Changing our perception of salt is crucial too. "People working in the region may think they need to consume more salt to make up for the amount they lose from their body through sweat - but that's a myth," says Dr al Mahmeed. "Your body extracts more than enough nutrients from a balanced diet - no matter how hot you get or even how much sweat you emit through exercise." Consuming table salt to replenish it isn't necessary.

Taking simple steps to cut the amount of sodium you buy or add to the food you eat could literally save your life. "Provided these cuts are done by small amounts, the human salt taste receptors become much more sensitive to lower concentrations of salt," adds Dr al Mahmeed. For many people who slash their salt intake, high salt foods then become inedible. To reduce your salt intake, look for "low-sodium" and "sodium-free" labels on supermarket foods, though wherever possible, select fresh produce over processed foods.

"At a restaurant, don't be afraid to ask the waiter that no salt be added to your dish," suggests the nutritionist and salt expert Katharine Jenner. "Or if you find your food is too salty, make a point of telling the manager at the end of the meal." We've evolved to expect salt in our food so you may need to wean yourself off gradually. "Its taste is something we're used to, so to drastically remove it straight away may not have the desired effect," says Jenner. Instead, she suggests we adopt a more gradual approach. "First off, reduce the amount of salt you put into food when preparing it. Skip the salt when you season food you're cooking." Try other flavour enhancers such as pepper, herbs, lemon juice or ginger. Once you've got into the habit of that, reduce and then cut out the amount of salt you add to food. Empty the salt cellar at home to stop yourself from sprinkling it on meals. Finally, when shopping look for low-salt cooking sauces or meals.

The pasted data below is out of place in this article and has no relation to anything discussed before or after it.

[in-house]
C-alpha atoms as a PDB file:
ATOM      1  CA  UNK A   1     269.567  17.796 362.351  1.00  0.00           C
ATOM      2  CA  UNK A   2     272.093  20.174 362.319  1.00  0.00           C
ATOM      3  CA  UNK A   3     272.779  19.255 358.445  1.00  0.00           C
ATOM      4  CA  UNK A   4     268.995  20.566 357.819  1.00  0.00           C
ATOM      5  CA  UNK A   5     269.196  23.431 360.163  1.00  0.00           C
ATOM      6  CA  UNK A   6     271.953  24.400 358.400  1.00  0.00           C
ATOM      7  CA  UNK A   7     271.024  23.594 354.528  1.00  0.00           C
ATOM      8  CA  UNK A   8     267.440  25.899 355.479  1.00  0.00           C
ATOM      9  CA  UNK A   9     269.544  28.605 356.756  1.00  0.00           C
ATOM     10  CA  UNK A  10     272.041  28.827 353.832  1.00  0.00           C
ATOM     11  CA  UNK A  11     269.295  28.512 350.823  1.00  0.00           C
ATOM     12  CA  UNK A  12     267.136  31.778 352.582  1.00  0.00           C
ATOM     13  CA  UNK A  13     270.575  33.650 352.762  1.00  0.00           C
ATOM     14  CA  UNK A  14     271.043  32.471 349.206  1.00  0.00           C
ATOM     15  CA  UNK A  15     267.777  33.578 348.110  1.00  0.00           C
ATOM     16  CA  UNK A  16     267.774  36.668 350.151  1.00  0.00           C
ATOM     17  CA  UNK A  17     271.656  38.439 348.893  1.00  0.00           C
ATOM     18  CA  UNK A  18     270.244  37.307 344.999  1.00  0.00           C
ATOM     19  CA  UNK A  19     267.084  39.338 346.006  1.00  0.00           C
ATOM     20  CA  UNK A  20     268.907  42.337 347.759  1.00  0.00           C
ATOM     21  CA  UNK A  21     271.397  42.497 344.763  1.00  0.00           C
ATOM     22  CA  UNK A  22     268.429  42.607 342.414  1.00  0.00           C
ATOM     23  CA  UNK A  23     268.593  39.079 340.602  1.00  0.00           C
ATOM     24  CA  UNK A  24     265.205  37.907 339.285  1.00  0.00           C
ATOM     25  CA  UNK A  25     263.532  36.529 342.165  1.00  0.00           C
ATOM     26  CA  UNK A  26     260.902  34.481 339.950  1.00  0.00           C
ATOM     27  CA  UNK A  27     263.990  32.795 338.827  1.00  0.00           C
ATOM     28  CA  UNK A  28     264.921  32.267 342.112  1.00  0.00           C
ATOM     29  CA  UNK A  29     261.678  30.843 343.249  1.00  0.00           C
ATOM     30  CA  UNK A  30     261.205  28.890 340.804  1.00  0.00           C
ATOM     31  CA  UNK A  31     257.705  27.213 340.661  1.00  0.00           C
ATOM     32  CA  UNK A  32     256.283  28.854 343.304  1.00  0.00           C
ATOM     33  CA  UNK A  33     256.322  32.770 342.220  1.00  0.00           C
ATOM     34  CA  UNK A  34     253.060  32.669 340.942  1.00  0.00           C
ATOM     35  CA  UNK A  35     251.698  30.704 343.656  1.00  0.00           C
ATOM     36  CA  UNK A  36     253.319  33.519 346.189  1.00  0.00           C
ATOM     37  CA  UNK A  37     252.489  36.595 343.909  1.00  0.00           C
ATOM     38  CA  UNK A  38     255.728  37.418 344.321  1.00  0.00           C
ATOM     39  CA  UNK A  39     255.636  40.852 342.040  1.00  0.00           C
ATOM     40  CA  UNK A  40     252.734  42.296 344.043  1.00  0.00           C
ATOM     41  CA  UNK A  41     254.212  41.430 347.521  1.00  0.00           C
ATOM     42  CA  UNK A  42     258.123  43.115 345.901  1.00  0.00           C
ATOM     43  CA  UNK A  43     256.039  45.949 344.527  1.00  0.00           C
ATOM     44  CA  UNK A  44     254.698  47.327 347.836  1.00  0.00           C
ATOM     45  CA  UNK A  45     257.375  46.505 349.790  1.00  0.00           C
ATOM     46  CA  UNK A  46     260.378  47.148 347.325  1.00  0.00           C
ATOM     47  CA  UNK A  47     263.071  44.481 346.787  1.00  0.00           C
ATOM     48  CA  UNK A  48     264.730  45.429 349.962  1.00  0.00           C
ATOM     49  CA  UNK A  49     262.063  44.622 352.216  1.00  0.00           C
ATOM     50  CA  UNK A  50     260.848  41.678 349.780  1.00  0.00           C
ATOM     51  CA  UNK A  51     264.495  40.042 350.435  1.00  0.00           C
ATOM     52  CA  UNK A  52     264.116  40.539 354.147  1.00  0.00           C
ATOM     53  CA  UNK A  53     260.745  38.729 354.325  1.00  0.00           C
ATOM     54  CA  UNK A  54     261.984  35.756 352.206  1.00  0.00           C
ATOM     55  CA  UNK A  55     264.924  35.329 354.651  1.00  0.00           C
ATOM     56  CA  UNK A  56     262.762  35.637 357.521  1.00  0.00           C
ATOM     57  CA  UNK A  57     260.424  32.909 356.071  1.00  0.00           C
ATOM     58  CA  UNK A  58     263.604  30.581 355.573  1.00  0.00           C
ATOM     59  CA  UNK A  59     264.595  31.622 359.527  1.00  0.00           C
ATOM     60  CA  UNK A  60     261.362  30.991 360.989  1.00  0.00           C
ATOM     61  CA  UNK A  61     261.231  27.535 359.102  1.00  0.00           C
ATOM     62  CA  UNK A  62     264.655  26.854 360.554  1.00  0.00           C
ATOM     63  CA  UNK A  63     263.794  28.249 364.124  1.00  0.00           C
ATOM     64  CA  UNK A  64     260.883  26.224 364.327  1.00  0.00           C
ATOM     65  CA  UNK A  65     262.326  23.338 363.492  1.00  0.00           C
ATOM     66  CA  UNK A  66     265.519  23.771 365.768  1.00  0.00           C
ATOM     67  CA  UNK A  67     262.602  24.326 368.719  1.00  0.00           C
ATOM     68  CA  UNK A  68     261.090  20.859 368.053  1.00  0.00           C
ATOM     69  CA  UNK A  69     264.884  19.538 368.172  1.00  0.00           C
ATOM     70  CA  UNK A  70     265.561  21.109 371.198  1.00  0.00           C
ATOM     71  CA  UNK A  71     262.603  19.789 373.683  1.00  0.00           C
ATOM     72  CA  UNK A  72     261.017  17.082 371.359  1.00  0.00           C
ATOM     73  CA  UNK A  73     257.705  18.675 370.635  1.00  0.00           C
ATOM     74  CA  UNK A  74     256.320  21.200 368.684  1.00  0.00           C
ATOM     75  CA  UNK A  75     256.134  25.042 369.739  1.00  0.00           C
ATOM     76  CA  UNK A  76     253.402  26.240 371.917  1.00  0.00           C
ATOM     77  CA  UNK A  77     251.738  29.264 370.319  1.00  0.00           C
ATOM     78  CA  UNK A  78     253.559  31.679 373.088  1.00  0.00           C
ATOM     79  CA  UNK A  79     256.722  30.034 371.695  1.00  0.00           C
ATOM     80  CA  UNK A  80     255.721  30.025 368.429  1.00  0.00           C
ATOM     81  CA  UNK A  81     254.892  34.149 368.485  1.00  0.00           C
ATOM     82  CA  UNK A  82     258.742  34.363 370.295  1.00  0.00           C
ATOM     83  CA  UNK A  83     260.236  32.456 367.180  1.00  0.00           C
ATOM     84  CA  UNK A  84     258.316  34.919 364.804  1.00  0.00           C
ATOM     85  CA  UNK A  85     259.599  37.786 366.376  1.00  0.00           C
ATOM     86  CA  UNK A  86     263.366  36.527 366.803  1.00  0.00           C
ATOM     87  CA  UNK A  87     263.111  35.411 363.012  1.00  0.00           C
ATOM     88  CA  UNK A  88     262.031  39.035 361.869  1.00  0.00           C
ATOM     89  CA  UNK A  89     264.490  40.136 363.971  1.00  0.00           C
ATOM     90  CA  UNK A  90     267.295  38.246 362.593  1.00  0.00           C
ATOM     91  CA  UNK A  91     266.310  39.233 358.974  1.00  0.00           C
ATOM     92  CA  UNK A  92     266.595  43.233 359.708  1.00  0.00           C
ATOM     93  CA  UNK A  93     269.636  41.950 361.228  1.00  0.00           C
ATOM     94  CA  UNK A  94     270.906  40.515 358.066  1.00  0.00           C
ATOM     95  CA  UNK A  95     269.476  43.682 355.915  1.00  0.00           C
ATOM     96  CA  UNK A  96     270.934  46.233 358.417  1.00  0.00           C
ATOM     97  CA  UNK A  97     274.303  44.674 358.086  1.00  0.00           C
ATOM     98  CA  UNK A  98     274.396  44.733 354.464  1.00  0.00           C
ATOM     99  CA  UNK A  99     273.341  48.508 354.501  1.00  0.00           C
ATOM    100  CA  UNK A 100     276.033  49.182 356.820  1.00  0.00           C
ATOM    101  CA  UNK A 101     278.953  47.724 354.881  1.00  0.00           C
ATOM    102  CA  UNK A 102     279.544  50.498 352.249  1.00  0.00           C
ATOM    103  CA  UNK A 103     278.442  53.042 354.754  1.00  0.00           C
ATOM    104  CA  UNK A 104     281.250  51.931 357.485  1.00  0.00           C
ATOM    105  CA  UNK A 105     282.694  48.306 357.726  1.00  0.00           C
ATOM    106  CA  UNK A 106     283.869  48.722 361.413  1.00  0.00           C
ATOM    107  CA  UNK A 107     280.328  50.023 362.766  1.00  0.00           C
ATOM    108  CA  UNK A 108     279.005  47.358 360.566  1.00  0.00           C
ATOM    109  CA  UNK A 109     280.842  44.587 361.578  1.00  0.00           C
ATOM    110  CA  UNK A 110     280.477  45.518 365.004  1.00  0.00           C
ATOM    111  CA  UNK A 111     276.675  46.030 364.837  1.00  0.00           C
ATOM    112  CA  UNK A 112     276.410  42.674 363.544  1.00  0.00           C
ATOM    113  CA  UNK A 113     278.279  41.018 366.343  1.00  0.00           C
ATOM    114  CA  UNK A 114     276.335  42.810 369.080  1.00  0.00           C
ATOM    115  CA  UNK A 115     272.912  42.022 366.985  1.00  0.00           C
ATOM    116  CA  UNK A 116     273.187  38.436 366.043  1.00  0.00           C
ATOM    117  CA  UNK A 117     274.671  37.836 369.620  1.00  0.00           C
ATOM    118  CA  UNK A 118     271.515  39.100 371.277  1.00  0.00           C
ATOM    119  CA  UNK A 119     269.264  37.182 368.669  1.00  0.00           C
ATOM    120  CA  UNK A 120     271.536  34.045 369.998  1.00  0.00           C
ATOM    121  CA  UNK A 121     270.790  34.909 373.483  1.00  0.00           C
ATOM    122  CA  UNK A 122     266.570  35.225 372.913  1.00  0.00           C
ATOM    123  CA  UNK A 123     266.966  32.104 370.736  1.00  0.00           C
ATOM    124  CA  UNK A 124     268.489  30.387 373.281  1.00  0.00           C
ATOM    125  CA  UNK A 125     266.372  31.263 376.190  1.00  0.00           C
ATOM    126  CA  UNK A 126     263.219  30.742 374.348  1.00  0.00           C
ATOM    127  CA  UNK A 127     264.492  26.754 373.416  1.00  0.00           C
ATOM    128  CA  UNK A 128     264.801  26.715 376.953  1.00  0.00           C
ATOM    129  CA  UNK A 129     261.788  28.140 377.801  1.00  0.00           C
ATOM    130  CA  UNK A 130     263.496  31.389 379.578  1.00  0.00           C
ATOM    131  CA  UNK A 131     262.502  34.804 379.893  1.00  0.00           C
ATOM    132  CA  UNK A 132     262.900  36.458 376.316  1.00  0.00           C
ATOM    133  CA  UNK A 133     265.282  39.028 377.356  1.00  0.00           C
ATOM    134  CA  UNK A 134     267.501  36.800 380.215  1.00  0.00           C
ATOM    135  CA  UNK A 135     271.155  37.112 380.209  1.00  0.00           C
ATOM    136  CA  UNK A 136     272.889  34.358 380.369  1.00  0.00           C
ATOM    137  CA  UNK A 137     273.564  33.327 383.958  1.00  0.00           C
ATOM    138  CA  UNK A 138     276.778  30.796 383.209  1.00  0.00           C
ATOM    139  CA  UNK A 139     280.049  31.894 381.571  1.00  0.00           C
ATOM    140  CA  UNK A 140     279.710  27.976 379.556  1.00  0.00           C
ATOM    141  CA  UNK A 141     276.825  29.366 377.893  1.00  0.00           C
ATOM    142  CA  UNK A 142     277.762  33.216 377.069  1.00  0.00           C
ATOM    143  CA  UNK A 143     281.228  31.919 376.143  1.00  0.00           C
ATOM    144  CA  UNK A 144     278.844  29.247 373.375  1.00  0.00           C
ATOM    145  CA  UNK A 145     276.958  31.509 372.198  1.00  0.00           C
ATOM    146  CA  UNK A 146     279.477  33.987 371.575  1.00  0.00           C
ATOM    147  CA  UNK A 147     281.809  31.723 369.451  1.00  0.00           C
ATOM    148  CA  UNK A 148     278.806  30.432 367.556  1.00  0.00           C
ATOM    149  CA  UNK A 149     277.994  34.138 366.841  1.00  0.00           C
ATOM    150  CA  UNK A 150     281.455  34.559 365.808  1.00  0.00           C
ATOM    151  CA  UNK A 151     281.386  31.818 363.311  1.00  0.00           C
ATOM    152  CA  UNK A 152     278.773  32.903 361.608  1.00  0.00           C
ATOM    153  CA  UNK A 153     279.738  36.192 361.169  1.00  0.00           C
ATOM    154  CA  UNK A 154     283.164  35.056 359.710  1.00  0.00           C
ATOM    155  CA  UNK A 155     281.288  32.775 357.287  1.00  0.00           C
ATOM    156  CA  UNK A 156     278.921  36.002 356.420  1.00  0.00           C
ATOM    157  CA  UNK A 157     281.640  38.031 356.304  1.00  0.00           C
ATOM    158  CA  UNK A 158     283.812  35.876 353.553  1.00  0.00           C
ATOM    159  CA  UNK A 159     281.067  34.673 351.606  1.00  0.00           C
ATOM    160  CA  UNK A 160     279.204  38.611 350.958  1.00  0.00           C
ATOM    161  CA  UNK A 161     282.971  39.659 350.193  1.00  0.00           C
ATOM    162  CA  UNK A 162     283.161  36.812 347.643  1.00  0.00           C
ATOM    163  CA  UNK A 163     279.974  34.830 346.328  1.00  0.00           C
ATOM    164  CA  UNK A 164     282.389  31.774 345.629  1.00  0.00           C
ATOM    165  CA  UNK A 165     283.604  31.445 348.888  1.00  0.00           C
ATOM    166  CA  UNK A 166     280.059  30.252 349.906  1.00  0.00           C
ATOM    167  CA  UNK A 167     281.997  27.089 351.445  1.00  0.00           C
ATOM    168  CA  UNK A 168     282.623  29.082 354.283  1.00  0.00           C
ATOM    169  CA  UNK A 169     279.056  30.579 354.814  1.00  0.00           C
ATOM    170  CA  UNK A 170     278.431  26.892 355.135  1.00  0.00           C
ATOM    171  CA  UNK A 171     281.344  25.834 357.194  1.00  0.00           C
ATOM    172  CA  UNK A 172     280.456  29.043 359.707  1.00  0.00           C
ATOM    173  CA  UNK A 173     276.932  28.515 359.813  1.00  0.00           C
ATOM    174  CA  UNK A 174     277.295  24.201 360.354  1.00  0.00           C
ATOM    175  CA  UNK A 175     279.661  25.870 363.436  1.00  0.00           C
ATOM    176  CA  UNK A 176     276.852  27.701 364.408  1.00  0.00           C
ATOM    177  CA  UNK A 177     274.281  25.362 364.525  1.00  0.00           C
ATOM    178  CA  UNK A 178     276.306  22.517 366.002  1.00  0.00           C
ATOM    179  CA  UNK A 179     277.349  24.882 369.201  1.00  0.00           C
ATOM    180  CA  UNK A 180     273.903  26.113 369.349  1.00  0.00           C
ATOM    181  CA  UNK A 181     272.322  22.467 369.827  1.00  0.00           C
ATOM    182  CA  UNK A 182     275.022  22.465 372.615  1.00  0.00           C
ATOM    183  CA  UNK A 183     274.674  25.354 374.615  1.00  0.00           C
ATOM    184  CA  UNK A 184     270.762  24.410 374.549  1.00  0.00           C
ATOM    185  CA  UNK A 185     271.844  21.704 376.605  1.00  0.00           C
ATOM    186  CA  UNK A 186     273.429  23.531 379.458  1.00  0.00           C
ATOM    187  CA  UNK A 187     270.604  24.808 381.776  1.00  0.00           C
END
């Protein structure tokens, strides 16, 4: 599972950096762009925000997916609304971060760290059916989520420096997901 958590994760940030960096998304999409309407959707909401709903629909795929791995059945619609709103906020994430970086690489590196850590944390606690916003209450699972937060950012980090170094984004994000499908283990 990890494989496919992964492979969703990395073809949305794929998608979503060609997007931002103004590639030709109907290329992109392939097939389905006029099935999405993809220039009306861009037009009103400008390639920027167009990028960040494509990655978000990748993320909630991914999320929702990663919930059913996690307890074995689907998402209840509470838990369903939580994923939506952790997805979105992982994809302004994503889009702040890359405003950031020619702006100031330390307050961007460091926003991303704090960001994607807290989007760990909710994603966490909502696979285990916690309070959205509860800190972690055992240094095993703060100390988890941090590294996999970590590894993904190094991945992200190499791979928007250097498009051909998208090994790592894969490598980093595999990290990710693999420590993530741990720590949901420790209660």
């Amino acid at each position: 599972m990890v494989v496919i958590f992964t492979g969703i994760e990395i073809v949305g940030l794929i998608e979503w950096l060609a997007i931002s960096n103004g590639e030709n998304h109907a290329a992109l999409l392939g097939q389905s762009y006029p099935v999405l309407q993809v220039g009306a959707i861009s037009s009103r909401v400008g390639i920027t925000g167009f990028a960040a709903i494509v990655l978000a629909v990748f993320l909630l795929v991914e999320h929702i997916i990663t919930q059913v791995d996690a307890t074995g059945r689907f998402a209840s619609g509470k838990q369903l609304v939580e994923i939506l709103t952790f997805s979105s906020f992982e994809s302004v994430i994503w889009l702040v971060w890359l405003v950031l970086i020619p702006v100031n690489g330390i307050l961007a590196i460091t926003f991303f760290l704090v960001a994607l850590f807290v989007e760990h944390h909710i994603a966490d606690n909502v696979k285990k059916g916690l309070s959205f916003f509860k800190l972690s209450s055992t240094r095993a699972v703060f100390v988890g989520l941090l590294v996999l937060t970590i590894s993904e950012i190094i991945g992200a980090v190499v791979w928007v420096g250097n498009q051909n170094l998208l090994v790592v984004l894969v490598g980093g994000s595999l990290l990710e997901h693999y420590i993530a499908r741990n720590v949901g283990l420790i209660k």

Swap the snacks around at home and work too. Instead of biscuits in the jar or crisps in the cupboard, put dried fruit snacks there instead. "And if you are having a TV dinner or processed meal, have a bowl of fresh vegetables or fruit with it too," says Jenner. "There's good evidence that increasing potassium intake - through eating fresh fruit and vegetables - results in lower blood pressure." Bananas and avocadoes are especially good for potassium, as is seaweed.

Opt for high-octane forms of cooking - such as pan-searing and grilling - over steaming or poaching, since these bring out the salts in foods. Then replace adding salt to these meals by using black pepper or lemon juice instead; and opt for purpose-built sports drinks that contain isotonic ingredients or electrolytes as opposed to using table salt to replace any nutrients lost through sweating. Lastly, be aware that even the so-called health options can carry unhealthy amounts of salt if they're pre-packed. A WASH study of 270 salads offered by high-street supermarket, cafés and fast-food chains in the UK found that many contained at least half a person's recommended daily salt intake - the worst offender, a spicy crayfish noodle salad, which contained 3.5g of salt per portion, making it 17 times saltier than the healthiest salad in the study.